Always active in the Maryland Chamber, Torphy-Donzella is an accomplished member of the executive committee.

REPLY ALL: A conversation with Elizabeth Torphy-Donzella

REPLY ALL | Elizabeth Torphy-Donzella
Partner, Shawe Rosenthal, LLP
Maryland Chamber General Counsel & executive committee member

What are the most common challenges you find businesses have when it comes to compliance with changing or evolving HR policies?

Keeping up with the changes. This is particularly challenging for multi-state employers.

In addition, for Maryland-based companies, dealing with Montgomery county and Prince George’s county specific laws is really difficult. They may have employees who work part of the week in one of those counties and the rest of the week outside the county.

So, things like county-specific minimum wage and sick leave mandates get really difficult.

What are the biggest challenges you are seeing businesses face with compliance with HB1 or the mandatory paid leave law? 

Probably the biggest overall challenge for employers that already have paid leave plans is that they are not compliant with the law simply because they have paid leave. This comes as a big surprise to many companies.

Prior to the sick and safe leave law, or SSL, many companies implemented paid time off plans, or PTO, instead of separate sick, vacation and personal time which allows employees to manage their leave as they see fit.

Most provide a lot more leave than the SSL law requires.

The challenge now is that employers have to find a way to report each pay period what amount of the PTO is available for SSL uses. This is required by the law.  For example, if an employee has 160 hours of PTO but only 40 hours are SSL, the employer has to separate this out.  But most HR systems cannot easily generate this information—even many payroll companies can’t do it yet.

Employers also have existing rules for how leave accrues, what leave, if any, carries from one year to the next and what notice of use must be given. The SSL law has very different and more restrictive rules. Companies are finding it difficult to administer their leave policies and still comply with this law.

Finally, because an employer can’t require employees to provide verification that the leave was legitimately used unless an employee misses three consecutive shifts, some of my clients are seeing a big uptick in unplanned leave use.  Given that these companies already provided more than ample paid time off, this suggests leave abuse.

What are ways that businesses can become more knowledgeable on changing laws and policies that could potentially affect their businesses?

Having a relationship with a law firm that keeps up on the laws is a good way to ensure that your company is up to date on what’s new.

Shawe Rosenthal is very proactive in updating our clients. In addition to electronic updates, we contact clients individually to make sure that they know of new obligations, like when the sick leave law became effective, 30 days after it was enacted.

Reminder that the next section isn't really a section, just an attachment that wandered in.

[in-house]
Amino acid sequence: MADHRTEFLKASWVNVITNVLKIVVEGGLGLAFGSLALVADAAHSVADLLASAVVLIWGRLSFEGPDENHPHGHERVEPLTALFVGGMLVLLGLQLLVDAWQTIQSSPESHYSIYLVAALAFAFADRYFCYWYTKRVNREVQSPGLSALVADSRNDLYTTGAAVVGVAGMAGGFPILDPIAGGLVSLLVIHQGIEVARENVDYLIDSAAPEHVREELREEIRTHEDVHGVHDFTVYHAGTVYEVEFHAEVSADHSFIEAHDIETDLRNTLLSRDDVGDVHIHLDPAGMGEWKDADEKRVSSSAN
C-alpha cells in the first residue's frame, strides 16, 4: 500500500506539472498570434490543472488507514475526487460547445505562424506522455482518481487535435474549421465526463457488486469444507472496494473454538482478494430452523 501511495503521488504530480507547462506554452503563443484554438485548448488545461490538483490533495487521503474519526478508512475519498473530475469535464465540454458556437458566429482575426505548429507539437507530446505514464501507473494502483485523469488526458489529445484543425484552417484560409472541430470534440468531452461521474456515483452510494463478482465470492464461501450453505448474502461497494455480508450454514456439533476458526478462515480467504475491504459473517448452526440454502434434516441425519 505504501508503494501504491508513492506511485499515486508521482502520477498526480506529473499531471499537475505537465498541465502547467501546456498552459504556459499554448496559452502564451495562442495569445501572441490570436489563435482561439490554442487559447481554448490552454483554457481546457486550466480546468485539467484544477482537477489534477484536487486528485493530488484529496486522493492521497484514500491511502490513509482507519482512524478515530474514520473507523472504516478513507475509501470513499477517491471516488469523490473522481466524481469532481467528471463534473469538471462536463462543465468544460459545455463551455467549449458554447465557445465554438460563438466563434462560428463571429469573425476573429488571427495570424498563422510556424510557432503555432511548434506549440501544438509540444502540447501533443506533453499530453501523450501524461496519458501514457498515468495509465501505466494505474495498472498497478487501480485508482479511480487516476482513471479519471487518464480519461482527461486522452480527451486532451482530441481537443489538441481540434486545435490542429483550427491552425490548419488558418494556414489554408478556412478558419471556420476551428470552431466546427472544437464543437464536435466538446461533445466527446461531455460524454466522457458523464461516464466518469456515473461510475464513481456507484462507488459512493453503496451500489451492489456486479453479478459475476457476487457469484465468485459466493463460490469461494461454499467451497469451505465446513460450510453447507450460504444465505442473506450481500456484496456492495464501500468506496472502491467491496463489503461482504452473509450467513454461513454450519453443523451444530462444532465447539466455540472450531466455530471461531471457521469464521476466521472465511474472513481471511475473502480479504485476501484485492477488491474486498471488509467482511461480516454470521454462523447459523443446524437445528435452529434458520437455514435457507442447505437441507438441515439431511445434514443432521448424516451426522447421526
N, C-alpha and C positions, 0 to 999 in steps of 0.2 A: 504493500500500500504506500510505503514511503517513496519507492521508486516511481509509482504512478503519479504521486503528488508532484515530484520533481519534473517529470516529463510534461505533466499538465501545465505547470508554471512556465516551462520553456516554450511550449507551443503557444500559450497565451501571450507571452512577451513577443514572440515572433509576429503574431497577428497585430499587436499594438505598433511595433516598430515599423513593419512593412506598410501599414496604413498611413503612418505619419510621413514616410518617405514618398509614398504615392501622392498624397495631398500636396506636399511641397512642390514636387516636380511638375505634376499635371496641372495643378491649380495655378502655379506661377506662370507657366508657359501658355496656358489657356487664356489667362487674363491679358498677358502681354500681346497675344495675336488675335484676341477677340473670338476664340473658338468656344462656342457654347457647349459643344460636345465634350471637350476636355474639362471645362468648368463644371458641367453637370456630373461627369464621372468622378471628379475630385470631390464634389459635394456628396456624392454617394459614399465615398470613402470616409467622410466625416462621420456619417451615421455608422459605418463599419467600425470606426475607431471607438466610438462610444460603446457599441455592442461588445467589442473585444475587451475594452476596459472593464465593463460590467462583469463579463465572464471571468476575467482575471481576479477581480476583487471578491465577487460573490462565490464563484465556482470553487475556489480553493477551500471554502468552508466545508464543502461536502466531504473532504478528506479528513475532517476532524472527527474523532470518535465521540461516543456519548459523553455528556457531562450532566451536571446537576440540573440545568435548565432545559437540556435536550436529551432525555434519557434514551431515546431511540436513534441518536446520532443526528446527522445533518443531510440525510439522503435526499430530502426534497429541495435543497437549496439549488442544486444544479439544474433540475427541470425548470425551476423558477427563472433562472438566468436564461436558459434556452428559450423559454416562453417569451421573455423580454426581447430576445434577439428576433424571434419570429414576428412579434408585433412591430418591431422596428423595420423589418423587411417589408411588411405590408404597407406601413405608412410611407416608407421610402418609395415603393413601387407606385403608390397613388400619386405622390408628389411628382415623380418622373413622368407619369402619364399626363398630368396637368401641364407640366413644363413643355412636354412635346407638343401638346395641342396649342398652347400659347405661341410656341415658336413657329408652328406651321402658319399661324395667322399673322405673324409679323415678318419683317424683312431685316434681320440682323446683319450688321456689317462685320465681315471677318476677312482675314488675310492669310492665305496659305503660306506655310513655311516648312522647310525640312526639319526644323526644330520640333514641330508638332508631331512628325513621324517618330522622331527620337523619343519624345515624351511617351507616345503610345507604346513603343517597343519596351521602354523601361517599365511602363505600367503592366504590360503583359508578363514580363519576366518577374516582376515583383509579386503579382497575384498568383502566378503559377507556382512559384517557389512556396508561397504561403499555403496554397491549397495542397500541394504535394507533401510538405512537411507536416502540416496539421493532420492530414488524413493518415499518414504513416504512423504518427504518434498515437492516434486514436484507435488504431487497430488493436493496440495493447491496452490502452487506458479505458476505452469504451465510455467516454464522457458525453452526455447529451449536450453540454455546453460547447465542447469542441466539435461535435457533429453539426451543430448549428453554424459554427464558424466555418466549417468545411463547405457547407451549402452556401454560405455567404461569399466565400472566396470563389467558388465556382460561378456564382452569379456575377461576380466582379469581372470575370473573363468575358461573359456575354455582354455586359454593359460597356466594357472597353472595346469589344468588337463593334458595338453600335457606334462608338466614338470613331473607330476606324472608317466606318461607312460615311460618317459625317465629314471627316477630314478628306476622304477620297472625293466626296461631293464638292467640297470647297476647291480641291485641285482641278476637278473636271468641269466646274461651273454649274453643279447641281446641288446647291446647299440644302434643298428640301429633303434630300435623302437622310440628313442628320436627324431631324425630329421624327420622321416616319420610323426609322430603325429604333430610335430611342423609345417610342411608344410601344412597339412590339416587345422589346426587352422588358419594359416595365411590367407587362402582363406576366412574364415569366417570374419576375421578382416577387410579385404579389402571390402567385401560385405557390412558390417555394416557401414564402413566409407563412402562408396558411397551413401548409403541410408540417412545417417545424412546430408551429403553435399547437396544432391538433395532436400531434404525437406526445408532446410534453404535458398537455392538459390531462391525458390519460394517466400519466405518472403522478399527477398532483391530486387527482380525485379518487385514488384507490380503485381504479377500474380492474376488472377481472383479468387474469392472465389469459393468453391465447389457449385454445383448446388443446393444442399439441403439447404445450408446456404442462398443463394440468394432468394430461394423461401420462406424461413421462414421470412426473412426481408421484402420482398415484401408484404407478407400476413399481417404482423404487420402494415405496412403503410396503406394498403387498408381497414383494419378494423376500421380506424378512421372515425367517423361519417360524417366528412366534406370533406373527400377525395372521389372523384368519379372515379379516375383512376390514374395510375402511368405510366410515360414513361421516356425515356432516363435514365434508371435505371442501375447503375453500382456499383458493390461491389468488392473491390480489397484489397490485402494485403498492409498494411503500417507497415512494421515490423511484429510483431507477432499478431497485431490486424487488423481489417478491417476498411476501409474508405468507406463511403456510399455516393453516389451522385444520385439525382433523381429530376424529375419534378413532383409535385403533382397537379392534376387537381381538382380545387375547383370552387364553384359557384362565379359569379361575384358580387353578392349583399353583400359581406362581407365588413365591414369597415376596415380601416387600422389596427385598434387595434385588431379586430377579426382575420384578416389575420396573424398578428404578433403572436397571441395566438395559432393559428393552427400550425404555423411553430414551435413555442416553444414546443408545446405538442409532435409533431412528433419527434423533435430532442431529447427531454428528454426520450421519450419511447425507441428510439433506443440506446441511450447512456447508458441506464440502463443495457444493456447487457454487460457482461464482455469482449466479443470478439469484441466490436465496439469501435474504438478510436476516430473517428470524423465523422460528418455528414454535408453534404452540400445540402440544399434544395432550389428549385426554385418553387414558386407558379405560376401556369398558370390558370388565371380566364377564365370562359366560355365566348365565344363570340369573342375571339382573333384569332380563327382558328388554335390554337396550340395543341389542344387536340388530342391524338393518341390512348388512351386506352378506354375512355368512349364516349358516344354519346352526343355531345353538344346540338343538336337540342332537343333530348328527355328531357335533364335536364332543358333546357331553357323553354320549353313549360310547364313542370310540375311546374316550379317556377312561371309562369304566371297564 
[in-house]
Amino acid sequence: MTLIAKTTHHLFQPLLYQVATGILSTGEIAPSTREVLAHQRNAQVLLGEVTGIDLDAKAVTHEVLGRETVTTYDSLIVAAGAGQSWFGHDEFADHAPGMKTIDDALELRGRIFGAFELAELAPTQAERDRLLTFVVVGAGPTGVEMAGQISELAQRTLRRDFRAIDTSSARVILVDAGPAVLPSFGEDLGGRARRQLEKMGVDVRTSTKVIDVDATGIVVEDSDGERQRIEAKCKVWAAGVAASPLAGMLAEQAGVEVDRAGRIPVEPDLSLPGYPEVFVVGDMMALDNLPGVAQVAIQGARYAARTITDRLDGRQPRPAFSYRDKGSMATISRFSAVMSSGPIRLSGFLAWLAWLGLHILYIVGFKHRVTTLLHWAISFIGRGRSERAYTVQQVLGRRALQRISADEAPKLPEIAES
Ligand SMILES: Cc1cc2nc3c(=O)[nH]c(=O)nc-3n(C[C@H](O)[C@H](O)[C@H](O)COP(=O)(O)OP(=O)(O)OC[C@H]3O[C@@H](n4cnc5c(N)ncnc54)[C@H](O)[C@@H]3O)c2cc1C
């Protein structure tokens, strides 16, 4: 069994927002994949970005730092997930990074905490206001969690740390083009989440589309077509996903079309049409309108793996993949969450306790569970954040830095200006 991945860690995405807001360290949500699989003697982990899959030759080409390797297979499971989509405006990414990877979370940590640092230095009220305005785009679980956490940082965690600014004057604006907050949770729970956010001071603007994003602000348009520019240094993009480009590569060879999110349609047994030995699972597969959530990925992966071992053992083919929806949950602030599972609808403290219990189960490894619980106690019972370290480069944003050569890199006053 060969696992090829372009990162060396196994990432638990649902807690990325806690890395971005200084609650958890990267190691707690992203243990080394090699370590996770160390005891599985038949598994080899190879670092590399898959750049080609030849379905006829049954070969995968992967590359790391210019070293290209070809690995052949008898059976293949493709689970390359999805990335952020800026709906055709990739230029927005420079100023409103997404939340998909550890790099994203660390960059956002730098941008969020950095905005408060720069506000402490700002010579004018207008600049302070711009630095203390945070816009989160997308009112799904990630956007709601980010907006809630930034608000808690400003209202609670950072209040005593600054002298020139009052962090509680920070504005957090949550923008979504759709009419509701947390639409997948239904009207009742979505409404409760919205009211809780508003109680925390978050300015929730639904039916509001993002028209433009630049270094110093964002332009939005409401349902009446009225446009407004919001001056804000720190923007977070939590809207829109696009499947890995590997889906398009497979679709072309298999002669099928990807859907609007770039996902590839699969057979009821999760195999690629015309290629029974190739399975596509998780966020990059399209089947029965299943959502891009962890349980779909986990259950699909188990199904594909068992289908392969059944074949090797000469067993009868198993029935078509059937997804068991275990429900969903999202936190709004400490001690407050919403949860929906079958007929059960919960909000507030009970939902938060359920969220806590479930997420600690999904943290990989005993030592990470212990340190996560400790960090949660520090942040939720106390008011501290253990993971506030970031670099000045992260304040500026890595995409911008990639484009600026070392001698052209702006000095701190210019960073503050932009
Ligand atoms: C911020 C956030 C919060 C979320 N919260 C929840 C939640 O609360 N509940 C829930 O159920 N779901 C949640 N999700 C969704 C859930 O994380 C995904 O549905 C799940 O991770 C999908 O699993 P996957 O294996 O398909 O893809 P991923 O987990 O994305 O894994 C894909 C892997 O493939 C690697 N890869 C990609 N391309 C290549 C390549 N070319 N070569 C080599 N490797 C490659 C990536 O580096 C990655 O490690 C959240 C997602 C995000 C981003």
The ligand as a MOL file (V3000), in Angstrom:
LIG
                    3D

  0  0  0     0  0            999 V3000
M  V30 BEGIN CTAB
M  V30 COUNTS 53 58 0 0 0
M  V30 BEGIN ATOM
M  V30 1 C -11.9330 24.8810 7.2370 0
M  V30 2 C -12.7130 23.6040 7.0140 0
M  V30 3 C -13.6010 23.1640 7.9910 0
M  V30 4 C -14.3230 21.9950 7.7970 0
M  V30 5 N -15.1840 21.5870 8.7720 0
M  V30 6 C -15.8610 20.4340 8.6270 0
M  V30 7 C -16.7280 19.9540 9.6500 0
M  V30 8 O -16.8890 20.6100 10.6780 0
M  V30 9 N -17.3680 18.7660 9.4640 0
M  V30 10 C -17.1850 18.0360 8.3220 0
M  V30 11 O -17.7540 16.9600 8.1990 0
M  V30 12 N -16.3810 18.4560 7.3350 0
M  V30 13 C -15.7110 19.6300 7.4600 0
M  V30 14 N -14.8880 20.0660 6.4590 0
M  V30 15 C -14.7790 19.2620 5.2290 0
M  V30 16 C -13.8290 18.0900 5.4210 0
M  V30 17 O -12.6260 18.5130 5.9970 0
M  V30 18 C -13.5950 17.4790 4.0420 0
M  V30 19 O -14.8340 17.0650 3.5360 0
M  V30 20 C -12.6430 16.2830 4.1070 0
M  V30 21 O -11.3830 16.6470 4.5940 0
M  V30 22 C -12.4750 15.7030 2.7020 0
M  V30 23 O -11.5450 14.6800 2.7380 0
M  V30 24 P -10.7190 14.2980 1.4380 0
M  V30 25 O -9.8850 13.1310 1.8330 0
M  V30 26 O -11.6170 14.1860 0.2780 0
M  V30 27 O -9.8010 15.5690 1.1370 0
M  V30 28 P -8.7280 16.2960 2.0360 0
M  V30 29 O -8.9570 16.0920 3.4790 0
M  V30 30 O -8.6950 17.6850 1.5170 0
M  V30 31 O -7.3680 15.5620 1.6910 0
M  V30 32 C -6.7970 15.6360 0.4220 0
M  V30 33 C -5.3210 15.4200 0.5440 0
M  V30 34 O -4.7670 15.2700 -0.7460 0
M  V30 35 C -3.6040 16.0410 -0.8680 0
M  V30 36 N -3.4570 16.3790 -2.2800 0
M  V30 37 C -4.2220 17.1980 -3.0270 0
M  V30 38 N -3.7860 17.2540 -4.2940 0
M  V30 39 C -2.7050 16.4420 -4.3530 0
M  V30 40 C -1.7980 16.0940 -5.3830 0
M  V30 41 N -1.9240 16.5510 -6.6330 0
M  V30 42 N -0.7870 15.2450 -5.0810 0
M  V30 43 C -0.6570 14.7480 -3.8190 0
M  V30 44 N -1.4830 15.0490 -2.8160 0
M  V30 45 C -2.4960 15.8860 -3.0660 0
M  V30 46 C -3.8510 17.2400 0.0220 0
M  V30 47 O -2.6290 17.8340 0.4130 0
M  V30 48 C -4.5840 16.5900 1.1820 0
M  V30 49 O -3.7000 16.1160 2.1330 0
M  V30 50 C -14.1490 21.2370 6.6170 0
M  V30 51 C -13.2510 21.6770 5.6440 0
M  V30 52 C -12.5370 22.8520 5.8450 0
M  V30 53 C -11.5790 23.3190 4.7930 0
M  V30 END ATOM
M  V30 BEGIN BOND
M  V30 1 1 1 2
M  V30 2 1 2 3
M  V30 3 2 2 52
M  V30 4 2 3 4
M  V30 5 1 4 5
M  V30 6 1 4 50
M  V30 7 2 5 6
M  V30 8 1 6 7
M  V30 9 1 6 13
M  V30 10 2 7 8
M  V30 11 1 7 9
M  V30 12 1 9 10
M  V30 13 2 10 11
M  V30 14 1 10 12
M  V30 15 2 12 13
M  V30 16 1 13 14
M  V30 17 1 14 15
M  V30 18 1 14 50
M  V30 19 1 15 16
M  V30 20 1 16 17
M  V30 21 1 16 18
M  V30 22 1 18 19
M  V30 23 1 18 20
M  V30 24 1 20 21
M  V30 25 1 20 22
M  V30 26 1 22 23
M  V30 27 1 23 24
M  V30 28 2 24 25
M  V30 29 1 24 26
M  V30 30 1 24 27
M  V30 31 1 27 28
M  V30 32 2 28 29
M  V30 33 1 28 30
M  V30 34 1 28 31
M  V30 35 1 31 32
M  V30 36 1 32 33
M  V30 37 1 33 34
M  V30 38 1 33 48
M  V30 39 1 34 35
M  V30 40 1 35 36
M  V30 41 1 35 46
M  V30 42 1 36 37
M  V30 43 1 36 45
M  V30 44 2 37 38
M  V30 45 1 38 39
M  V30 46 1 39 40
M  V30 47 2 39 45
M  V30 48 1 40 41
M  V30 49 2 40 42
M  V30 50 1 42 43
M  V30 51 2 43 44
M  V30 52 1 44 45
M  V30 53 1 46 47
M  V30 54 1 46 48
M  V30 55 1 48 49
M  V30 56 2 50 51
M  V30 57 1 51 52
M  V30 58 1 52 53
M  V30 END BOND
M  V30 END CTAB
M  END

Similarly, the Maryland Chamber involves businesses in their advocacy during our legislative session to try to give lawmakers information on how the proposed legal mandates will actually impact real businesses.

Many of my clients definitely wish they had taken the sick leave law more seriously before it was enacted and made their voices heard.

Finally, becoming a member of the Society for Human Resource Management offers a ton of resources for compliance. The local chapters also provide information on local legal changes.

What is the greatest piece of advice you have received and adhere to in either your professional or personal life?

Treat others as you wish to be treated. If you treat others with respect, they typically will reciprocate.

Civility goes a long way in making professional life more satisfying and it also tends, in law, to make legal disputes less costly.

Your reputation is the most valuable asset that you have in life. Repairing a reputation can be incredibly difficult. Try to always act in a manner that will sustain your good name.

As a working parent, how have you been able to balance work and home life?

I am a very client focused person and always fulfill my obligations to my clients. I also am deeply committed to my family and being present for them.

Sometimes balancing it is tough. Having a husband who is a full partner has been key. We do not have defined roles (although he is the main cook because he loves food). We share all of the household obligations and we both have been actively involved with our raising our daughter.

As Barbara Bush once said in a speech,

“At the end of your life, you never regret not having passed one more test, not winning one more verdict or not closing one more deal. You will regret time not spent with a husband, a friend, a child, or a parent.”


 Read Torphy-Donzella’s advice on remote work policy.






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